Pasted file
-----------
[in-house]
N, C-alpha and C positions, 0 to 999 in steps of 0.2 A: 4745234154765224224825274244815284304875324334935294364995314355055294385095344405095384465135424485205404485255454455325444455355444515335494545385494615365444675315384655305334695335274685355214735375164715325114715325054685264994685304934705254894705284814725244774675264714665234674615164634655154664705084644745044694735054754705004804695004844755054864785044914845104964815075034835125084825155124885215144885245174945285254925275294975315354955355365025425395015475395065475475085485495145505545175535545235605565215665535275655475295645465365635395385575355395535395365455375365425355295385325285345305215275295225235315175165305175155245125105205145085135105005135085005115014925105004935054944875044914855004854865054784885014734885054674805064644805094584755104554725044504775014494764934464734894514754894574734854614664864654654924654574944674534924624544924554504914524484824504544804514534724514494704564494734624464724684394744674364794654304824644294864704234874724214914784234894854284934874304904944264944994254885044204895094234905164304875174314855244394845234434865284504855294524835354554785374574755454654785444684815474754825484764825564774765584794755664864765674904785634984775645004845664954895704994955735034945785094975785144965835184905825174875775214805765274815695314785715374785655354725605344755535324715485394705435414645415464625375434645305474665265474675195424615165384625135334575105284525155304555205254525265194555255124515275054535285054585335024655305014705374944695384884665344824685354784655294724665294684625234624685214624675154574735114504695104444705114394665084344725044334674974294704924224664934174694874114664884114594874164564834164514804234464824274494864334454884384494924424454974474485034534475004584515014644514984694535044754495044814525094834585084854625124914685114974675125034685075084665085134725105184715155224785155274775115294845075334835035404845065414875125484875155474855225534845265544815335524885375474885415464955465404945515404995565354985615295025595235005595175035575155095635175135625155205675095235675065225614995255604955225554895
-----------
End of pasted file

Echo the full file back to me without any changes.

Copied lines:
[in-house]
N, C-alpha and C positions, 0 to 999 in steps of 0.2 A: 4745234154765224224825274244815284304875324334935294364995314355055294385095344405095384465135424485205404485255454455325444455355444515335494545385494615365444675315384655305334695335274685355214735375164715325114715325054685264994685304934705254894705284814725244774675264714665234674615164634655154664705084644745044694735054754705004804695004844755054864785044914845104964815075034835125084825155124885215144885245174945285254925275294975315354955355365025425395015475395065475475085485495145505545175535545235605565215665535275655475295645465365635395385575355395535395365455375365425355295385325285345305215275295225235315175165305175155245125105205145085135105005135085005115014925105004935054944875044914855004854865054784885014734885054674805064644805094584755104554725044504775014494764934464734894514754894574734854614664864654654924654574944674534924624544924554504914524484824504544804514534724514494704564494734624464724684394744674364794654304824644294864704234874724214914784234894854284934874304904944264944994254885044204895094234905164304875174314855244394845234434865284504855294524835354554785374574755454654785444684815474754825484764825564774765584794755664864765674904785634984775645004845664954895704994955735034945785094975785144965835184905825174875775214805765274815695314785715374785655354725605344755535324715485394705435414645415464625375434645305474665265474675195424615165384625135334575105284525155304555205254525265194555255124515275054535285054585335024655305014705374944695384884665344824685354784655294724665294684625234624685214624675154574735114504695104444705114394665084344725044334674974294704924224664934174694874114664884114594874164564834164514804234464824274494864334454884384494924424454974474485034534475004584515014644514984694535044754495044814525094834585084854625124914685114974675125034685075084665085134725105184715155224785155274775115294845075334835035404845065414875125484875155474855225534845265544815335524885375474885415464955465404945515404995565354985615295025595235005595175035575155095635175135625155205675095235675065225614995255604955225554895